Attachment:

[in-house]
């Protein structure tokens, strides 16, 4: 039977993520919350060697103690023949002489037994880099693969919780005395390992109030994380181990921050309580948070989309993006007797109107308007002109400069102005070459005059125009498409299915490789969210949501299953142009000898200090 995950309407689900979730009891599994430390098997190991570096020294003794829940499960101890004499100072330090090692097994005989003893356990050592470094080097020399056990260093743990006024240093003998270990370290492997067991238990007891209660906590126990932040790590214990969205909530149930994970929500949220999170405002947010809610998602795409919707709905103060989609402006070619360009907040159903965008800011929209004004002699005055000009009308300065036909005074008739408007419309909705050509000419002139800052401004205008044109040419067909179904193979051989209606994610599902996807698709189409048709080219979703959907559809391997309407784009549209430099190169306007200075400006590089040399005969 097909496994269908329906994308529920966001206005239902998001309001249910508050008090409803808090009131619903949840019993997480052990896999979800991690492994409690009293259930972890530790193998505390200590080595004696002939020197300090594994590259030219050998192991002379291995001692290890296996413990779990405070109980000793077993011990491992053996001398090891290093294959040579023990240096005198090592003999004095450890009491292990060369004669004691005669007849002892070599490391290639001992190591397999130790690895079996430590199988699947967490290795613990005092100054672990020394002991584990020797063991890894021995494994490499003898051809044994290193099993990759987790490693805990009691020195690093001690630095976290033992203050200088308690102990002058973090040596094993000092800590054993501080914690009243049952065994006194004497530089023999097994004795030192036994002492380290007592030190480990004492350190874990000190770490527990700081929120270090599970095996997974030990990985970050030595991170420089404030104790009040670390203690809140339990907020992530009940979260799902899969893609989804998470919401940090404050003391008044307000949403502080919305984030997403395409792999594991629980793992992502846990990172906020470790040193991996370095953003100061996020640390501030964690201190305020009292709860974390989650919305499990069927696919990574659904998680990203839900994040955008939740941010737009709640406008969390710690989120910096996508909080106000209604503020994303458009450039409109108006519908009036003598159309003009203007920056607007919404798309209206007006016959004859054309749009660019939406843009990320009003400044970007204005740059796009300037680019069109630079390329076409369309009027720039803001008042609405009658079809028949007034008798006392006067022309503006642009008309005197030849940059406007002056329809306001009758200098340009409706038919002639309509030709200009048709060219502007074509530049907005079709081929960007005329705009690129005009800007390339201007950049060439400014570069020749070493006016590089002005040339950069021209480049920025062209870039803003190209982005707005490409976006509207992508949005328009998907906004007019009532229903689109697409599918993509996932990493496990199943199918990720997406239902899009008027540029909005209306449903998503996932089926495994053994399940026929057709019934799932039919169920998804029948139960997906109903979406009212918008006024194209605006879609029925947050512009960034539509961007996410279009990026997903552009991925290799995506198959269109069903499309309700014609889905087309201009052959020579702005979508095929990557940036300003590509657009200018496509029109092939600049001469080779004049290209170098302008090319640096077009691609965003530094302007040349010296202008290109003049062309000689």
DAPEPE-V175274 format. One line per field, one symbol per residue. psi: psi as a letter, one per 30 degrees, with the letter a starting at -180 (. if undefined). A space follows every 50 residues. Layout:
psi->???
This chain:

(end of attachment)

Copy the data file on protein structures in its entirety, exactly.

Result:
[in-house]
């Protein structure tokens, strides 16, 4: 039977993520919350060697103690023949002489037994880099693969919780005395390992109030994380181990921050309580948070989309993006007797109107308007002109400069102005070459005059125009498409299915490789969210949501299953142009000898200090 995950309407689900979730009891599994430390098997190991570096020294003794829940499960101890004499100072330090090692097994005989003893356990050592470094080097020399056990260093743990006024240093003998270990370290492997067991238990007891209660906590126990932040790590214990969205909530149930994970929500949220999170405002947010809610998602795409919707709905103060989609402006070619360009907040159903965008800011929209004004002699005055000009009308300065036909005074008739408007419309909705050509000419002139800052401004205008044109040419067909179904193979051989209606994610599902996807698709189409048709080219979703959907559809391997309407784009549209430099190169306007200075400006590089040399005969 097909496994269908329906994308529920966001206005239902998001309001249910508050008090409803808090009131619903949840019993997480052990896999979800991690492994409690009293259930972890530790193998505390200590080595004696002939020197300090594994590259030219050998192991002379291995001692290890296996413990779990405070109980000793077993011990491992053996001398090891290093294959040579023990240096005198090592003999004095450890009491292990060369004669004691005669007849002892070599490391290639001992190591397999130790690895079996430590199988699947967490290795613990005092100054672990020394002991584990020797063991890894021995494994490499003898051809044994290193099993990759987790490693805990009691020195690093001690630095976290033992203050200088308690102990002058973090040596094993000092800590054993501080914690009243049952065994006194004497530089023999097994004795030192036994002492380290007592030190480990004492350190874990000190770490527990700081929120270090599970095996997974030990990985970050030595991170420089404030104790009040670390203690809140339990907020992530009940979260799902899969893609989804998470919401940090404050003391008044307000949403502080919305984030997403395409792999594991629980793992992502846990990172906020470790040193991996370095953003100061996020640390501030964690201190305020009292709860974390989650919305499990069927696919990574659904998680990203839900994040955008939740941010737009709640406008969390710690989120910096996508909080106000209604503020994303458009450039409109108006519908009036003598159309003009203007920056607007919404798309209206007006016959004859054309749009660019939406843009990320009003400044970007204005740059796009300037680019069109630079390329076409369309009027720039803001008042609405009658079809028949007034008798006392006067022309503006642009008309005197030849940059406007002056329809306001009758200098340009409706038919002639309509030709200009048709060219502007074509530049907005079709081929960007005329705009690129005009800007390339201007950049060439400014570069020749070493006016590089002005040339950069021209480049920025062209870039803003190209982005707005490409976006509207992508949005328009998907906004007019009532229903689109697409599918993509996932990493496990199943199918990720997406239902899009008027540029909005209306449903998503996932089926495994053994399940026929057709019934799932039919169920998804029948139960997906109903979406009212918008006024194209605006879609029925947050512009960034539509961007996410279009990026997903552009991925290799995506198959269109069903499309309700014609889905087309201009052959020579702005979508095929990557940036300003590509657009200018496509029109092939600049001469080779004049290209170098302008090319640096077009691609965003530094302007040349010296202008290109003049062309000689």
DAPEPE-V175274 format. One line per field, one symbol per residue. psi: psi as a letter, one per 30 degrees, with the letter a starting at -180 (. if undefined). A space follows every 50 residues. Layout:
psi->???
This chain: